Once again, the Canadian economy is living through a year of mediocre economic growth. For the fifth consecutive year, annual growth in Canada's real gross domestic product (GDP) will be well below 3 per cent. The Conference Board of Canada had earlier expectations of up to 2 per cent for 2016, but even those modest expectations have progressively diminished. Growth of less than 1.5 per cent in is now expected.
Many resource prices remain low, frustrating private investment and keeping energy-dependent provinces – Alberta, Newfoundland and Labrador, and Saskatchewan – in or near recession. Consumer and business confidence are below 2014 and 2015 levels and export growth is still sluggish.
So, what actions could lead to stronger growth? The federal government formed a growth commission last spring, led by Dominic Barton of McKinsey, to examine how to promote economic growth. The Conference Board examined much the same question in detail a decade ago in one of our research studies. That analysis, updated by recent research, provides a useful framework for policy.
Let's look at the fundamentals. The labour force – more specifically, the availability of workers – is the foundation for any country's economic growth, combined with the knowledge and skills of the work force. Due to an aging population, Canada is in the midst of a rapid slowing in labour force growth – from nearly 1.5 per cent a year a decade ago, to below 1 per cent today – which will continue to fall in the decades to come.
These powerful demographic forces can be offset somewhat through specific policy choices. Higher levels of immigration, policies to better engage indigenous peoples and disabled Canadians, and encouraging older workers to remain in the labour force longer would bolster the available labour pool. Continuously improving knowledge and skills in the work force can close more of the gap.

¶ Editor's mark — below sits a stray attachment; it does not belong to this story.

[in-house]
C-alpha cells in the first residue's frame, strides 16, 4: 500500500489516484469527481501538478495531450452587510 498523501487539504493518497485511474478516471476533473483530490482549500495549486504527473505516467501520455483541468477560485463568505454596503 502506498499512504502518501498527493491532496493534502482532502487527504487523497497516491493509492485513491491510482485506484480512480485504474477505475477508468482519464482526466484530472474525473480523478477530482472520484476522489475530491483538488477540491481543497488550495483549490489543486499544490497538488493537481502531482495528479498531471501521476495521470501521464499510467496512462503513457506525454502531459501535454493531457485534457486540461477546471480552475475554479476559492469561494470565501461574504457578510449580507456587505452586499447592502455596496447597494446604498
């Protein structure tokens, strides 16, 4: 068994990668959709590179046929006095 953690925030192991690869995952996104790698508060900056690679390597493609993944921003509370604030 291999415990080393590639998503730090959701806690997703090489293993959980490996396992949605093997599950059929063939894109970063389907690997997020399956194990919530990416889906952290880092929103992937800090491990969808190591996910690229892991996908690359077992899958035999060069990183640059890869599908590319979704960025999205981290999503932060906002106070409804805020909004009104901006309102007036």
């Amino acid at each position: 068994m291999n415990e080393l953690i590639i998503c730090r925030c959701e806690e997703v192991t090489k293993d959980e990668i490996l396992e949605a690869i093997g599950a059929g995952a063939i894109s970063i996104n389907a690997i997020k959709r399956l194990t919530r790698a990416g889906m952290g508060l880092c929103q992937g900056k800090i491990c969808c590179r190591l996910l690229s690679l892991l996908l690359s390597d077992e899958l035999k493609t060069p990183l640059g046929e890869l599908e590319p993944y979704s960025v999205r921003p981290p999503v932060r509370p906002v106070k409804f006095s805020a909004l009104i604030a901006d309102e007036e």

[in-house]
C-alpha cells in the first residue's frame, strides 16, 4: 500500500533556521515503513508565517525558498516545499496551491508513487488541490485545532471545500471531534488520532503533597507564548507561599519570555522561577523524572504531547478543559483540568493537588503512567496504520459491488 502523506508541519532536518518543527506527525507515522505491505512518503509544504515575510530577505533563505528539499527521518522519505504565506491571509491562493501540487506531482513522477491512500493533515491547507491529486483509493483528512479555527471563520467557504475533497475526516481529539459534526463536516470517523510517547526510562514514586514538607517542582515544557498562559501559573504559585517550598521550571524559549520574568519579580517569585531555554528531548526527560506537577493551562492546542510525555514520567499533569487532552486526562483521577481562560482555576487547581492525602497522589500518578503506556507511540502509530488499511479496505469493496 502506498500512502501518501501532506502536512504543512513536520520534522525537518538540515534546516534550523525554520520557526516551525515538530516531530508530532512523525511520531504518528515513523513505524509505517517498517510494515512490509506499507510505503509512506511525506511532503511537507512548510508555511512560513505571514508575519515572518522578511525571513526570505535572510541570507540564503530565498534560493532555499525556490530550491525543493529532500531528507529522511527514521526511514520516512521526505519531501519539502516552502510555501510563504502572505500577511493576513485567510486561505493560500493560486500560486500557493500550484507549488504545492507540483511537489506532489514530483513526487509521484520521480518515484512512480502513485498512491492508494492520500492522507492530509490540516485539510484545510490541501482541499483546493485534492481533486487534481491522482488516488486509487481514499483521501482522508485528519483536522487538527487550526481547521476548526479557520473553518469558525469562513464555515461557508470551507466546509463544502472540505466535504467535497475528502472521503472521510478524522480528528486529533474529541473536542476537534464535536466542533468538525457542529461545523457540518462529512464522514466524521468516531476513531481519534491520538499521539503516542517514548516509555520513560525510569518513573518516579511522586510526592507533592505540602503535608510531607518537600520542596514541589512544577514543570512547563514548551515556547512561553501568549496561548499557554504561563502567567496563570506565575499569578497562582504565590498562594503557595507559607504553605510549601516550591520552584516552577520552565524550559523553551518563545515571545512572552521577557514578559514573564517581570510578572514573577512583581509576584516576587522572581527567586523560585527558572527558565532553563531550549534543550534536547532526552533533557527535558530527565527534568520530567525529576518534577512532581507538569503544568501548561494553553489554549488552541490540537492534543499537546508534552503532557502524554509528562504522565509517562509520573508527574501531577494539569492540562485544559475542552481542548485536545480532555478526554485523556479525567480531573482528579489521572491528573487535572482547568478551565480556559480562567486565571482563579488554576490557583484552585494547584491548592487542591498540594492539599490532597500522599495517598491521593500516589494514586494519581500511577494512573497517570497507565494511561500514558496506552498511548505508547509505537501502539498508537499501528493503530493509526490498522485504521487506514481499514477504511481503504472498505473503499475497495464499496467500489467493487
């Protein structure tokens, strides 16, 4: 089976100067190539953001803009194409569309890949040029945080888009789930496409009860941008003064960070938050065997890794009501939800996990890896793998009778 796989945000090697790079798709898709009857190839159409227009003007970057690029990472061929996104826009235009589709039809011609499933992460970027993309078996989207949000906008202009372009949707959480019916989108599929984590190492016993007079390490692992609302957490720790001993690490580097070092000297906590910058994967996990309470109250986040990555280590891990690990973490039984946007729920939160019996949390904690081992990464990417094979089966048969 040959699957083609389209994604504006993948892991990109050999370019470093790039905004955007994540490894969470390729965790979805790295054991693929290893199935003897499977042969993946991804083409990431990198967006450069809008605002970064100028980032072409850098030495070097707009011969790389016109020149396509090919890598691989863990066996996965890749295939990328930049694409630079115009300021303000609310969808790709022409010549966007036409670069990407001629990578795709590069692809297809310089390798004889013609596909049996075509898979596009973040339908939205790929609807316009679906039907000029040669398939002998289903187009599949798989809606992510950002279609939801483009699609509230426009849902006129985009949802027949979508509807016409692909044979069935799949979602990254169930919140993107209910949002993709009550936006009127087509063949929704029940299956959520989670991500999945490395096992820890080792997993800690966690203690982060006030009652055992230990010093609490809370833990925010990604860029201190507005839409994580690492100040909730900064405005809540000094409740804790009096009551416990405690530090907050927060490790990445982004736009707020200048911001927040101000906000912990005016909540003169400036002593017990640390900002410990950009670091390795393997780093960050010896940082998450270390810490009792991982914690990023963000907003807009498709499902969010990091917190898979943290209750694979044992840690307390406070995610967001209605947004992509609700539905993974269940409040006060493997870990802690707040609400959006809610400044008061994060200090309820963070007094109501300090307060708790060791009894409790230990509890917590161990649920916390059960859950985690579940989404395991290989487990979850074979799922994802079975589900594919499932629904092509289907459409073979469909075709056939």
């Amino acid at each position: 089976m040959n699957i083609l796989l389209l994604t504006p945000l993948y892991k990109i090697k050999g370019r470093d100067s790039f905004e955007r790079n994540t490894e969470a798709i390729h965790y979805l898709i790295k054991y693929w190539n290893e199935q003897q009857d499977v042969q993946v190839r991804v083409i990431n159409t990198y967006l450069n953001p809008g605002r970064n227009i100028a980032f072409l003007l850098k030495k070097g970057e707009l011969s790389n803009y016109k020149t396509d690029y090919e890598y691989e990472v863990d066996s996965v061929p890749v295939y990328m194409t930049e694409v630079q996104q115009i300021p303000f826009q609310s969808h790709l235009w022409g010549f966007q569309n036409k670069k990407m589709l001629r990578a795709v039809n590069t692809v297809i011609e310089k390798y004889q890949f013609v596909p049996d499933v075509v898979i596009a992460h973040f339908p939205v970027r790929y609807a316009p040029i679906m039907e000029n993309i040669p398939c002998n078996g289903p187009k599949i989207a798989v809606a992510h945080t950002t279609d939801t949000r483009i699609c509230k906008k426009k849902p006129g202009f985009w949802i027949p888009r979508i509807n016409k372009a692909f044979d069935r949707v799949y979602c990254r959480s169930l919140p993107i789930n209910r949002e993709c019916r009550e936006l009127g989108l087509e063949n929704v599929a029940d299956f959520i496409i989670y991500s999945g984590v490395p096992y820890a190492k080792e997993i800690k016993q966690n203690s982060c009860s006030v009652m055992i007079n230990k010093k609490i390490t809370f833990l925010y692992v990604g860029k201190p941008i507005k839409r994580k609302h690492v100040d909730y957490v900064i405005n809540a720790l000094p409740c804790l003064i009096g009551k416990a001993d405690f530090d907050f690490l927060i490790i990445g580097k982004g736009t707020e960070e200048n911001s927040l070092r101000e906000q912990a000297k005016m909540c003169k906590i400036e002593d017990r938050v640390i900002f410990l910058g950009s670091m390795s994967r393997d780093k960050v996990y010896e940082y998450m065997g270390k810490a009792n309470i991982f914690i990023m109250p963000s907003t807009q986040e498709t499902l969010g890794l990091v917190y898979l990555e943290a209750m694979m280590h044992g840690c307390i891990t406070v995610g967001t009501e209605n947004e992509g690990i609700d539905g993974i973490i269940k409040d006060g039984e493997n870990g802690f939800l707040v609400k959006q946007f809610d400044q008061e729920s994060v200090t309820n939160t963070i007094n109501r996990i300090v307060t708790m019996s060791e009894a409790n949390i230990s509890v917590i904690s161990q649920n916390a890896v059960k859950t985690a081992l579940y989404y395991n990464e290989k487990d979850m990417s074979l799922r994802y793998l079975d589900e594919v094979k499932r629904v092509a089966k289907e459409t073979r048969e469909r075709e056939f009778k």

But the full labour-force policy framework is still being defined and some recent steps – such as returning the age to receive Old Age Security benefits to 65 – may be taking us in the wrong direction.
Another key piece of the foundation is private investment. Without more robust private investment, stronger overall economic growth won't happen. But Canada's performance is dismal – the private-capital base is shrinking for the second year in a row and is now smaller than it was in 2012. This trend is occurring despite a softer loonie that makes Canadian businesses more competitive in North America, and considerable effort to create a more competitive tax environment for business.
The overall policy environment shapes the playing field for businesses. Research and policy experience over the past decade point to a number of areas where Canadian governments could act to promote growth. These include:
- Reducing and ideally eliminating internal barriers to trade, investment and movement of people.
- Pursuing more open trade and investment, starting with implementation of the free-trade deal with the EU.
- Shaping a more competitive tax system, including streamlining tax administration.
- Increasing competition in many sectors of the economy.
- Developing more efficient and effective regulation.
- Fostering a climate of greater innovation in business and government.
One of the opportunities for increasing growth lies in the transformation to a low-carbon economy. This transformation will require: investing more and more in renewable energy sources that do not rely on hydrocarbons; shifting energy consumption toward those new sources; increasing energy efficiency in our communities, buildings, homes and vehicles, all of which will require added spending; and selling our expertise in low-carbon goods and services to the world.
The risk of stranded assets in carbon-based energy production and consumption, with a high related economic cost, is considerable if the low-carbon transition is not managed wisely. Yet if we get the policy framework right for low-carbon transformation, we can make a virtue out of necessity and get a boost to growth. Putting a price on carbon is a cornerstone for low-carbon growth, because it improves incentives for energy users to change their behaviour.
Ultimately, stronger economic growth will require faster productivity growth, which most likely depends on action on all of these fronts. But as we have written before, Canada's track record on productivity growth is dismal – and there is no silver bullet to fix it. Unless we are prepared to consider and implement wide-ranging changes to policy and behaviour, the chances of closing the productivity gap with the United States are slim – let alone matching top productivity performers such as India and China.
We look forward to the report from the growth commission, and to the federal government's policy response. A dramatic change in the policy environment – and renewed vigour in the Canadian economy – are firmly under our control, if we choose to take decisions to make change happen.
Glen Hodgson is a senior fellow at the Conference Board of Canada.